This was the software that SonicMountain bought. It was a far cry from the original FireAnt. The interface was clean, the bugs were gone and we had a marketing strategy and revenue model that, for the first time, had some potential…

  10. Sometimes you just have to respond when you read pure garbage in the blogs… It’s obvious “Jonathan B” has never met, nor does he know Dick Moore. If he did, he would know Dick is one of the most honest, straightforward individuals on the planet.

    Dick was brought into SiVault as a consultant to clean up an existing mess and to assess their current technology. Eventually, the Board asked him to become CEO and try and make a go of it with the software they had. Long story short, there was not enough investment money available to take it to the next level and the company had to shut down — not terribly unusual in this day and age. Dick was not responsible for the loss and probably did more than most could have done to prevent more.

    Dick is an exceptional businessman and is a great asset for Odeo. We’re lucky to have him.

  11. Could “Jonathon B” be the aforementioned cyberstalker who enjoys posting mean-spirited comments? Looks like it.

    It’s really annoying when people use public forums for their own personal vendettas because you can say anything and link to anything with no repercussions.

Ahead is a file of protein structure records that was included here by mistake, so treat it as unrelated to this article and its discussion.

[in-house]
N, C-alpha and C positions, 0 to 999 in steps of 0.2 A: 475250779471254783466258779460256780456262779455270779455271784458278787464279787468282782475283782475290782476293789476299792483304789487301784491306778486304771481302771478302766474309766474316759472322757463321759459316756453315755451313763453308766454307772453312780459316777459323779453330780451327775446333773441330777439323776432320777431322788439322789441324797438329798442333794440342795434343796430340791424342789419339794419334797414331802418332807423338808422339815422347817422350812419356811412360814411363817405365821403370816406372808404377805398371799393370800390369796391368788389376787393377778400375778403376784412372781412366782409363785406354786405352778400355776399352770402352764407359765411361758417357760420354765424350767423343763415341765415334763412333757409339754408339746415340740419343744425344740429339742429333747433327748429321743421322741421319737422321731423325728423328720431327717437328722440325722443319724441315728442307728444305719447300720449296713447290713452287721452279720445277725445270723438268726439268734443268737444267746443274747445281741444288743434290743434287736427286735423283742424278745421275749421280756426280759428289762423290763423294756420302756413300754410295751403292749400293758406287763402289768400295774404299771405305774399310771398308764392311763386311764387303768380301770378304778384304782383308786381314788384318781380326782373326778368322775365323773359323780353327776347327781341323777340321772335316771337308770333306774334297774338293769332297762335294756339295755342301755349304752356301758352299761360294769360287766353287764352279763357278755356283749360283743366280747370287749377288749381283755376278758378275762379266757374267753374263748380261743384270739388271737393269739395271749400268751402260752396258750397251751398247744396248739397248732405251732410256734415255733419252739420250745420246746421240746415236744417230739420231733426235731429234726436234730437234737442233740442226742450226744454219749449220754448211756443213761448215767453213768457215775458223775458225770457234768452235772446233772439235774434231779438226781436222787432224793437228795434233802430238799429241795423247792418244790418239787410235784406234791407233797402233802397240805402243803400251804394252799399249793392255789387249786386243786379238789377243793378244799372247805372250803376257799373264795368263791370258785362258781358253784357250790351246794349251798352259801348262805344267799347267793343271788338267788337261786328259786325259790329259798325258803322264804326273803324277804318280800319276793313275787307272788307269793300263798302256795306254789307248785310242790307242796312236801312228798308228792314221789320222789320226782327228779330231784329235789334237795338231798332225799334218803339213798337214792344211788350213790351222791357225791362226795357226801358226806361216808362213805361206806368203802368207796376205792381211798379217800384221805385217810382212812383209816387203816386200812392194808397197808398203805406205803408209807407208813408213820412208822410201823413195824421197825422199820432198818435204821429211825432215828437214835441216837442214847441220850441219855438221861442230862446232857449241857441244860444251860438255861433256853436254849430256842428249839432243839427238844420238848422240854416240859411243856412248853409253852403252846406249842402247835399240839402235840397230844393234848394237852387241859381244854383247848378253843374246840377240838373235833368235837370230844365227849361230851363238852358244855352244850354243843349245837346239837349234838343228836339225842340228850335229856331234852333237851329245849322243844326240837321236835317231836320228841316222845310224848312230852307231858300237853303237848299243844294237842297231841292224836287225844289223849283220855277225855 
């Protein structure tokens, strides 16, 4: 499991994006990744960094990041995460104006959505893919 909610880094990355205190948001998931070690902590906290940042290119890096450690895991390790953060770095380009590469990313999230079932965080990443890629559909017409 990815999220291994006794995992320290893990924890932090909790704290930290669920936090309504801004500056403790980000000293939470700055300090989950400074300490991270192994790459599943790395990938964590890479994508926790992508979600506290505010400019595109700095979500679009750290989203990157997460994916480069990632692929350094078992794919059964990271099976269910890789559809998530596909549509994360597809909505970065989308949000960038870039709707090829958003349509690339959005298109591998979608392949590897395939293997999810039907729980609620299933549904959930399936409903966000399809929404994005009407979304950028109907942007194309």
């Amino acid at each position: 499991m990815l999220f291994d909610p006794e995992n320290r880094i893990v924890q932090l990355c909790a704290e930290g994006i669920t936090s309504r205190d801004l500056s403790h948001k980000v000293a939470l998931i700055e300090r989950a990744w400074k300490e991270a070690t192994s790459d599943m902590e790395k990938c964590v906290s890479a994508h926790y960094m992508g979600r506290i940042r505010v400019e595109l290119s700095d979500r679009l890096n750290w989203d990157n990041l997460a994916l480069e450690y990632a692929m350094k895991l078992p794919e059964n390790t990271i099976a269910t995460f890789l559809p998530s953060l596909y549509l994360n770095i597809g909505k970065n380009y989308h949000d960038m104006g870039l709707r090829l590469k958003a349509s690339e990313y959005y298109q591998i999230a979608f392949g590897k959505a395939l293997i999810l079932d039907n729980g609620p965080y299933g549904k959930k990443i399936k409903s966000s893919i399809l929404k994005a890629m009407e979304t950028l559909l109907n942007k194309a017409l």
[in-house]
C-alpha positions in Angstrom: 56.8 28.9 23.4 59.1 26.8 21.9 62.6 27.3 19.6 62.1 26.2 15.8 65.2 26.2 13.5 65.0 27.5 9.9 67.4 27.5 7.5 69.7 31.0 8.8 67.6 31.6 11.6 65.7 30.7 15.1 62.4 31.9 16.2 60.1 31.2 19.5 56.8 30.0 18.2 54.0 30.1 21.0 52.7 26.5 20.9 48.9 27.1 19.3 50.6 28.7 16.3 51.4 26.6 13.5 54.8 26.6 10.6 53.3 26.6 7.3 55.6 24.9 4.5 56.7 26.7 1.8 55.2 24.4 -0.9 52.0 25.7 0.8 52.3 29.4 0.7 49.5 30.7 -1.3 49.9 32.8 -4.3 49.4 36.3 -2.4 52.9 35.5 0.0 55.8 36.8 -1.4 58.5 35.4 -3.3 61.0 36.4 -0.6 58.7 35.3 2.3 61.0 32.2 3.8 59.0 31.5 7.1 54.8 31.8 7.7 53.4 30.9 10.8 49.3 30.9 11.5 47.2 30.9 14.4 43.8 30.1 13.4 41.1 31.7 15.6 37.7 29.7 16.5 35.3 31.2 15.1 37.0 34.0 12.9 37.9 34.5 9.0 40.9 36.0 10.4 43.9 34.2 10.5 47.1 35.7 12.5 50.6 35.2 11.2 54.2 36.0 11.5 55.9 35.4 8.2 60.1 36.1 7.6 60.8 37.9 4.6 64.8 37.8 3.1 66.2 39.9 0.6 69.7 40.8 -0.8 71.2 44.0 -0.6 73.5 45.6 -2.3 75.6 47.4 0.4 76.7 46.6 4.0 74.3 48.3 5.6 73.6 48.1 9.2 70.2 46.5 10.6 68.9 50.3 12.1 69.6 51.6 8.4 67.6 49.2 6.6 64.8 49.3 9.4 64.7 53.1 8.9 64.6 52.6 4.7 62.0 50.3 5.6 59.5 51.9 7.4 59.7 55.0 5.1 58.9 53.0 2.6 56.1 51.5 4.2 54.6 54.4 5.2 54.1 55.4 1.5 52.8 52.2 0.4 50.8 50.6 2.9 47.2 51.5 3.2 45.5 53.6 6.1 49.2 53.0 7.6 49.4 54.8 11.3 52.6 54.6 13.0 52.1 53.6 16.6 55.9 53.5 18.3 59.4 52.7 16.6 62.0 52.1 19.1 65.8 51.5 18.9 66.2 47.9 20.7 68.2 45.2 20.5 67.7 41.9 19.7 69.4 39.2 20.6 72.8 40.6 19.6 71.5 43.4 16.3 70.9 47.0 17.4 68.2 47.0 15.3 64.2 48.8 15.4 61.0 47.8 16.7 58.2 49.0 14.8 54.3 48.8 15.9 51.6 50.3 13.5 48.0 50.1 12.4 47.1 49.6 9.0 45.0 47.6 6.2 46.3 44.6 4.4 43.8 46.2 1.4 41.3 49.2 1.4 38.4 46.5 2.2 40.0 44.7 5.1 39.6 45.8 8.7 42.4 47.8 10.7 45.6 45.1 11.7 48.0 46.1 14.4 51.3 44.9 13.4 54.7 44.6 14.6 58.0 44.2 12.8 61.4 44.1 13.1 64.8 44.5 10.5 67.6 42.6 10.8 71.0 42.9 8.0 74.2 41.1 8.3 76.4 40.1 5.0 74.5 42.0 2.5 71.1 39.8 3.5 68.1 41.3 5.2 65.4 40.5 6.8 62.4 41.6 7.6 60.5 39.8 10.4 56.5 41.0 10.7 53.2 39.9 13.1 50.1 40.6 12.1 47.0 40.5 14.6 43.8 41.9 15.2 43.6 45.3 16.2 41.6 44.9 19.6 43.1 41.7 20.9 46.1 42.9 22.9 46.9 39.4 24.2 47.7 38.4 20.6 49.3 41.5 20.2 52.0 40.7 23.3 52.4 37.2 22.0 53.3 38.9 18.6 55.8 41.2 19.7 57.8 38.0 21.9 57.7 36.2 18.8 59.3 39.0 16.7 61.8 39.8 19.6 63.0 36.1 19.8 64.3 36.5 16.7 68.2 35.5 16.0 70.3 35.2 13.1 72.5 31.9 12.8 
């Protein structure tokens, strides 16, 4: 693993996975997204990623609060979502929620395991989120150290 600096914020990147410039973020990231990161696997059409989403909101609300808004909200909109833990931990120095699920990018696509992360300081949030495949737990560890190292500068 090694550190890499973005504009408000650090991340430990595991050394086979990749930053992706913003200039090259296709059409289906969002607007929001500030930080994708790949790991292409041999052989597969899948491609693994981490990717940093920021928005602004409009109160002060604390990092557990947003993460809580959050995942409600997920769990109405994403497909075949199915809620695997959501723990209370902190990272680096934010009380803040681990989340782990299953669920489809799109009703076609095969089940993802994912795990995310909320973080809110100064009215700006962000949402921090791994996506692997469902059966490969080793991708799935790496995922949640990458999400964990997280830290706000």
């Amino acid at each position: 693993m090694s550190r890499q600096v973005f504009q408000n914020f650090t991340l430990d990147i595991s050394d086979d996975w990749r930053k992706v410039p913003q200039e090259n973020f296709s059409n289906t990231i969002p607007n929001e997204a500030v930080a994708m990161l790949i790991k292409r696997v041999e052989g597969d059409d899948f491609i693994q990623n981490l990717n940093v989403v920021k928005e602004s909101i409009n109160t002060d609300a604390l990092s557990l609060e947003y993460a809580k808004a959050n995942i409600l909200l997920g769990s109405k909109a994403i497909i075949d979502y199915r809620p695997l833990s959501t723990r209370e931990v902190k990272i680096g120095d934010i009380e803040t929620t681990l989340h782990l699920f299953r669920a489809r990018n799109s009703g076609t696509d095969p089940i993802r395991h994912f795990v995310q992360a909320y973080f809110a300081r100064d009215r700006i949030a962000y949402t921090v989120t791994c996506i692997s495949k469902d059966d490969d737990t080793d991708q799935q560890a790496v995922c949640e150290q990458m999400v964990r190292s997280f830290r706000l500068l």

Best of luck to Sonic Mountain as they bring Odeo and FireAnt together and create a new company. Look forward to checking back in a few months to see what they’ve created…

  12. Thanks for the interesting post. I give a lot of credit to people who take the risk to start companies and then have to make decisions one way or another. Wish all of the start-ups could be Facebooks or Youtubes or Google, but it just doesn’t work that way. I’m always on the lookout for good insights into why companies do or don’t make it. It’s usually first about having a team that works well together and then having product vision that matches the team. Sounds like the new Odeo has both. Best of luck to them!

  13. Steve Elbows

    I went off Fireant back when they decided not to go opensource after all, and then became defensive whenever someone asked about a broken feature. Then information started to dry up, ending up with the usual sort of sad situation where it becomes safe to presume that updates of the mac version had ceased due to someone leaving, leaving only disappointment where once there was joy.

    So despite the undeniably vital and glorious contribution that fireant made to the beginnings of videoblogging and videopodcasting or whatever you want to call it, I have had no emotional attachment to their product for a long time.

    I must admit that Ive always been surprised that more video aggregator apps werent released, whilst they are not completely trivial to write, they arent the most tricky thing to program either. I wait with interest to see if Adobe Air will cause a new generation of cheap & easy to make video aggregators appear on the scene, especially since the h264 announcement. Though I havent actually studied whether the features of Air make it totally suited to video aggregators, probably the likes of FireAnt could still maintain an advantage in terms of number of different video formats supported, and sync’ing with devices, etc.